Inauguration Trip 2009

A group of SMU communications and journalism students led by Rita Kirk, professor in the Division of Corporate Communications and Public Affairs in Meadows School of the Arts, is headed to Washington, D.C., in January 2009 for Barack Obama’s inauguration.

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The road ahead for Obama and America

i-jessica-sm.jpgAn update from Jessie, a senior CCPA major and Spanish and Human Rights minor:

As long as I live I will never forget how I felt today as I ventured with millions of others to catch my own glimpse of history. It is truly a matchless and moving atmosphere here in DC as the city is bursting with excitement around every corner and millions become a part of this unique transition of power on Capitol Hill.

Making our way to the Capitol building, we were surrounded by all walks of life – celebrators, protesters, black, white – who have come to make their statement about their feelings on today’s events. It is during a time like this that I realize just how critical our rights secured by the First Amendment remain to aiding in this smooth transition of power. Everyone is eager to share their opinions on what this moment means to our future, and I felt blessed to live in a country where freedom of expression remains not just a privilege, but a rite of passage.

Yet, despite the excitement that surrounds me today, I also met with disappointment. Due to the incredible number of people who have come here to witness the events of this day, I was unable to make it to the ticketed areas at the Capitol building or to the Mall. Overselling the event and not opening the seating areas till 8am caused lines to stretch for miles, and to wait in them would mean missing the swearing-in ceremony itself.

Instead, we returned to the hotel to make sure we didn’t miss the live take of Obama’s inauguration acceptance speech. Although we were disappointed we couldn’t make it to our seats, just to be in Washington and in the middle of all the excitement was a worthwhile experience.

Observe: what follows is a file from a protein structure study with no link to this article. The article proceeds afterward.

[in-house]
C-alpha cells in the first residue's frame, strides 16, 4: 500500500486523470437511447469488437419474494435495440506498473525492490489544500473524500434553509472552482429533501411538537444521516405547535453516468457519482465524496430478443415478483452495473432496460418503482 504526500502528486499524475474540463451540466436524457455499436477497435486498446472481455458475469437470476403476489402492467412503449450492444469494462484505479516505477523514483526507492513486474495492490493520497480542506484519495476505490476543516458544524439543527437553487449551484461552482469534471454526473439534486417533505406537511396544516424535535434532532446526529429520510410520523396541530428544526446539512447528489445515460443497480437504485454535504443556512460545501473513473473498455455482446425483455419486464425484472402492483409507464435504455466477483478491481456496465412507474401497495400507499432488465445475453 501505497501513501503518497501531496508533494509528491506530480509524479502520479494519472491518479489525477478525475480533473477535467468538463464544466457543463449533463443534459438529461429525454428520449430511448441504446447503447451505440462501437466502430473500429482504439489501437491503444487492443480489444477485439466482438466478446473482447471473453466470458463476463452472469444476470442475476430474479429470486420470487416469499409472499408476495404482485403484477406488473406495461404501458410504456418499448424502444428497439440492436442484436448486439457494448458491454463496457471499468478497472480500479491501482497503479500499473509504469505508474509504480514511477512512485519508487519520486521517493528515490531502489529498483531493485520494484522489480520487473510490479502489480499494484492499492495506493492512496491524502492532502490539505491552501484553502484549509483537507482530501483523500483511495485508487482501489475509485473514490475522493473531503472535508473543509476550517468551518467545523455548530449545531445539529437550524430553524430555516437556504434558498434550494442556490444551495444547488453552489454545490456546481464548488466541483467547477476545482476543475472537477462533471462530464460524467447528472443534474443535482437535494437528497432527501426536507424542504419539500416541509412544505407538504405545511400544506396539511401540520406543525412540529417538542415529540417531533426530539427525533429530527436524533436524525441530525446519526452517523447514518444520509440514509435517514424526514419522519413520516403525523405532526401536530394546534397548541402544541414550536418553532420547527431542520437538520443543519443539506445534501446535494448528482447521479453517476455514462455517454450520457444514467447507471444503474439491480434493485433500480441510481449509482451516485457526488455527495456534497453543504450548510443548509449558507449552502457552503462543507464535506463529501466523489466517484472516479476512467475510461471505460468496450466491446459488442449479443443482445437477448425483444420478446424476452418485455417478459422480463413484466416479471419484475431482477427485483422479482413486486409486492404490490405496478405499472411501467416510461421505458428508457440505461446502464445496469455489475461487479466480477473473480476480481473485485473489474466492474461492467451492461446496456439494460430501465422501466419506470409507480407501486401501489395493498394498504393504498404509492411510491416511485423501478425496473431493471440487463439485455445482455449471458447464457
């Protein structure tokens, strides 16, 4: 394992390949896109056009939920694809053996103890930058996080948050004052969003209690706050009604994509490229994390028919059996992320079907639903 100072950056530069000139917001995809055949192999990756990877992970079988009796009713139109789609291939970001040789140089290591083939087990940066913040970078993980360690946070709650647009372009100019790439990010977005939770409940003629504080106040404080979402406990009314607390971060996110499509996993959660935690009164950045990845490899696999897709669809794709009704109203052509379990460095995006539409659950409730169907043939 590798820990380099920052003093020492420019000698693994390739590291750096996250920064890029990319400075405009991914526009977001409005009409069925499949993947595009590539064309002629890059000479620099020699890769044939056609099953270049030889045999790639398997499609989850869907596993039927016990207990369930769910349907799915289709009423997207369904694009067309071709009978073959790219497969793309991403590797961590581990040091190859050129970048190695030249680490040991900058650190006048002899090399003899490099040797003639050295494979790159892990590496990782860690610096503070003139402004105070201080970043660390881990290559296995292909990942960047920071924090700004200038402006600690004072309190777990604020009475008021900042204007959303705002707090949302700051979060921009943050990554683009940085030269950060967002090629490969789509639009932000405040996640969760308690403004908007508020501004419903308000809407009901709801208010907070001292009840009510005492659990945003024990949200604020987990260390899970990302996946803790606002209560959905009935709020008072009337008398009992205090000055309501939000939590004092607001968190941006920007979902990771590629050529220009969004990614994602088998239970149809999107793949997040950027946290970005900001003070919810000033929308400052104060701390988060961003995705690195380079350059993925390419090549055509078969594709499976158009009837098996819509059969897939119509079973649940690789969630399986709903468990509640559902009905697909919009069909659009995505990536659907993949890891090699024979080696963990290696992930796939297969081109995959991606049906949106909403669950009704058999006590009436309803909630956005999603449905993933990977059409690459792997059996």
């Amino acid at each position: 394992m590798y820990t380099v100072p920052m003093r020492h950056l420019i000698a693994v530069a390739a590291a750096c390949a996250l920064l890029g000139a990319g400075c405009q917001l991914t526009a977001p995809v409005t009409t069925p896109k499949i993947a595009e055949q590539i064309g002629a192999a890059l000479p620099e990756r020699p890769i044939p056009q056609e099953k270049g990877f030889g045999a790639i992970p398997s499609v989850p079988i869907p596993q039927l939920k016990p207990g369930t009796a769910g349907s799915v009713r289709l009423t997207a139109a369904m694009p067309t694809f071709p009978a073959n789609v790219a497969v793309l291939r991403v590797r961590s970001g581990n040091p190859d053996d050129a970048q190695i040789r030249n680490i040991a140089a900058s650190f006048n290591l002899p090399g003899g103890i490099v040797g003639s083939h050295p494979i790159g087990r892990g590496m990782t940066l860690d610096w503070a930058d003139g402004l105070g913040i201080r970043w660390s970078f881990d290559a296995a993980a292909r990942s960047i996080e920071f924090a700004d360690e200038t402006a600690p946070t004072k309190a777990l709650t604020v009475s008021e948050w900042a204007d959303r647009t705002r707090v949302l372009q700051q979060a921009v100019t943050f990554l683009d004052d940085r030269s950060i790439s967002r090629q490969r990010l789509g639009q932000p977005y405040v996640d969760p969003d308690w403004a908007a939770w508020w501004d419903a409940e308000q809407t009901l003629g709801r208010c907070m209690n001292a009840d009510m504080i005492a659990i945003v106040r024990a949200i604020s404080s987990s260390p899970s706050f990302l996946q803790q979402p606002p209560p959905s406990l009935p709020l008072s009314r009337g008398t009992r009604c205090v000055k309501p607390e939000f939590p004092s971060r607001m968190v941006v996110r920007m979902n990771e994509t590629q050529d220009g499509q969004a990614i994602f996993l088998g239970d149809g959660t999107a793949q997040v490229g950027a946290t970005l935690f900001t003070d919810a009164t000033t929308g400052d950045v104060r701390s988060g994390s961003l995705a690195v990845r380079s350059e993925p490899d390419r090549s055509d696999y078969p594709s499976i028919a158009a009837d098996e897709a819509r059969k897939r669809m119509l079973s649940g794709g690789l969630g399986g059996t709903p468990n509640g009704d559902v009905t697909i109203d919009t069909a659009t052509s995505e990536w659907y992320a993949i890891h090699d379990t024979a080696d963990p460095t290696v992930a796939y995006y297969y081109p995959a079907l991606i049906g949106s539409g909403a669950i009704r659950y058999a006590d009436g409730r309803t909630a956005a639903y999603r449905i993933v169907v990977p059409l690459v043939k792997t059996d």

To me, today seemed to overwhelmingly exude a message of peace and hope, from Obama’s speech to peace activists on Madison Ave. Just walking around the city today made me realize the immense responsibility that rests on Obama’s shoulders to fulfill the promises that have brought so much joy and hope to the people of this city. As people were literally dancing in the street in celebration, the reality is that the journey ahead has just begun.

Like President Washington, Lincoln, Wilson, Roosevelt, Kennedy and Reagan, President Obama now follows in their footsteps to reunite a broken country and determine the best possible policies and future plans for not just Americans, but for people around the world.

As globalization highlights people’s differences, whether it is racial, political, or religious, it remains up to us to decide how we want our future to unfold. To me life is about choice, and we all have the ability to choose whether that’s a path of love or hate, war or peace, wisdom or ignorance, truth or lies.

As Obama takes his place in the Oval Office, I believe we have the ability to choose what is right and to help him make not only the people of this country great, but also the people throughout the world.

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    One Response to The road ahead for Obama and America

    1. Jane says:

      Hi Jess, sounds like you have had a remarkable experience today. Thank you for eloquently sharing your thoughts.

      Wish we could have been there too!
      Love, Aunt Jane

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